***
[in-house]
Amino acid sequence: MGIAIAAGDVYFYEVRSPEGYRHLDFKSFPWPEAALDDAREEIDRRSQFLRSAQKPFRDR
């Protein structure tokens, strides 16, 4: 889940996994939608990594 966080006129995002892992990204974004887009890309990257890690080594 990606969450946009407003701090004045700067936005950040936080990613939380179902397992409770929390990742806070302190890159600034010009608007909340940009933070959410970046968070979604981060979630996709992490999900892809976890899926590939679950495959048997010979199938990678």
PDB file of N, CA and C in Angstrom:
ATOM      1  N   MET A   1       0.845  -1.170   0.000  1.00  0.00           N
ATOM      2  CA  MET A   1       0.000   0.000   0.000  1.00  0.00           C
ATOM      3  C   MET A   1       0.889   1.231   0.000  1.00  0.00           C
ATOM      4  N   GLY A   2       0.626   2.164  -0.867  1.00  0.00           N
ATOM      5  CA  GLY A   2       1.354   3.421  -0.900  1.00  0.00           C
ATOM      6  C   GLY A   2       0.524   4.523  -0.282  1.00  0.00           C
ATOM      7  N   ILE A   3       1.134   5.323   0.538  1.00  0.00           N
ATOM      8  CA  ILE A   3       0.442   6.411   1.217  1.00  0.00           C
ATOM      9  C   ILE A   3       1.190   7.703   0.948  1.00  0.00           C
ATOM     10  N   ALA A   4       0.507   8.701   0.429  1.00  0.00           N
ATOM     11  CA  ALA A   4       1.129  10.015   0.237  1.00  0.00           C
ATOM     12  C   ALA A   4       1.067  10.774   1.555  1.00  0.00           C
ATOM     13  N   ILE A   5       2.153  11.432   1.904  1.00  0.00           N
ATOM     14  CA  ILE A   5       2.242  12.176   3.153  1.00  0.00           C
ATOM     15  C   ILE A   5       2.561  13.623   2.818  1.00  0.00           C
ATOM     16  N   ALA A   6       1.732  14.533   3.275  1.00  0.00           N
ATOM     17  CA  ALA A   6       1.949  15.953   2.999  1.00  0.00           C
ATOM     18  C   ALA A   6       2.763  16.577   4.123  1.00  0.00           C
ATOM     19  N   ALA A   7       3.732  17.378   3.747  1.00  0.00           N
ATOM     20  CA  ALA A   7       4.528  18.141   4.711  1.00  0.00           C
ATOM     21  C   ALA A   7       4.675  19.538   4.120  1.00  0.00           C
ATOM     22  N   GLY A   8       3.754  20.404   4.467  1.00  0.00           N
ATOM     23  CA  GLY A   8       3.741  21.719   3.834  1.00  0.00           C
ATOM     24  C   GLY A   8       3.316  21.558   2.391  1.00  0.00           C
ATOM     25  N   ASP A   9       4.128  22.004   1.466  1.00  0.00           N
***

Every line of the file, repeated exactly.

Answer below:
[in-house]
Amino acid sequence: MGIAIAAGDVYFYEVRSPEGYRHLDFKSFPWPEAALDDAREEIDRRSQFLRSAQKPFRDR
């Protein structure tokens, strides 16, 4: 889940996994939608990594 966080006129995002892992990204974004887009890309990257890690080594 990606969450946009407003701090004045700067936005950040936080990613939380179902397992409770929390990742806070302190890159600034010009608007909340940009933070959410970046968070979604981060979630996709992490999900892809976890899926590939679950495959048997010979199938990678």
PDB file of N, CA and C in Angstrom:
ATOM      1  N   MET A   1       0.845  -1.170   0.000  1.00  0.00           N
ATOM      2  CA  MET A   1       0.000   0.000   0.000  1.00  0.00           C
ATOM      3  C   MET A   1       0.889   1.231   0.000  1.00  0.00           C
ATOM      4  N   GLY A   2       0.626   2.164  -0.867  1.00  0.00           N
ATOM      5  CA  GLY A   2       1.354   3.421  -0.900  1.00  0.00           C
ATOM      6  C   GLY A   2       0.524   4.523  -0.282  1.00  0.00           C
ATOM      7  N   ILE A   3       1.134   5.323   0.538  1.00  0.00           N
ATOM      8  CA  ILE A   3       0.442   6.411   1.217  1.00  0.00           C
ATOM      9  C   ILE A   3       1.190   7.703   0.948  1.00  0.00           C
ATOM     10  N   ALA A   4       0.507   8.701   0.429  1.00  0.00           N
ATOM     11  CA  ALA A   4       1.129  10.015   0.237  1.00  0.00           C
ATOM     12  C   ALA A   4       1.067  10.774   1.555  1.00  0.00           C
ATOM     13  N   ILE A   5       2.153  11.432   1.904  1.00  0.00           N
ATOM     14  CA  ILE A   5       2.242  12.176   3.153  1.00  0.00           C
ATOM     15  C   ILE A   5       2.561  13.623   2.818  1.00  0.00           C
ATOM     16  N   ALA A   6       1.732  14.533   3.275  1.00  0.00           N
ATOM     17  CA  ALA A   6       1.949  15.953   2.999  1.00  0.00           C
ATOM     18  C   ALA A   6       2.763  16.577   4.123  1.00  0.00           C
ATOM     19  N   ALA A   7       3.732  17.378   3.747  1.00  0.00           N
ATOM     20  CA  ALA A   7       4.528  18.141   4.711  1.00  0.00           C
ATOM     21  C   ALA A   7       4.675  19.538   4.120  1.00  0.00           C
ATOM     22  N   GLY A   8       3.754  20.404   4.467  1.00  0.00           N
ATOM     23  CA  GLY A   8       3.741  21.719   3.834  1.00  0.00           C
ATOM     24  C   GLY A   8       3.316  21.558   2.391  1.00  0.00           C
ATOM     25  N   ASP A   9       4.128  22.004   1.466  1.00  0.00           N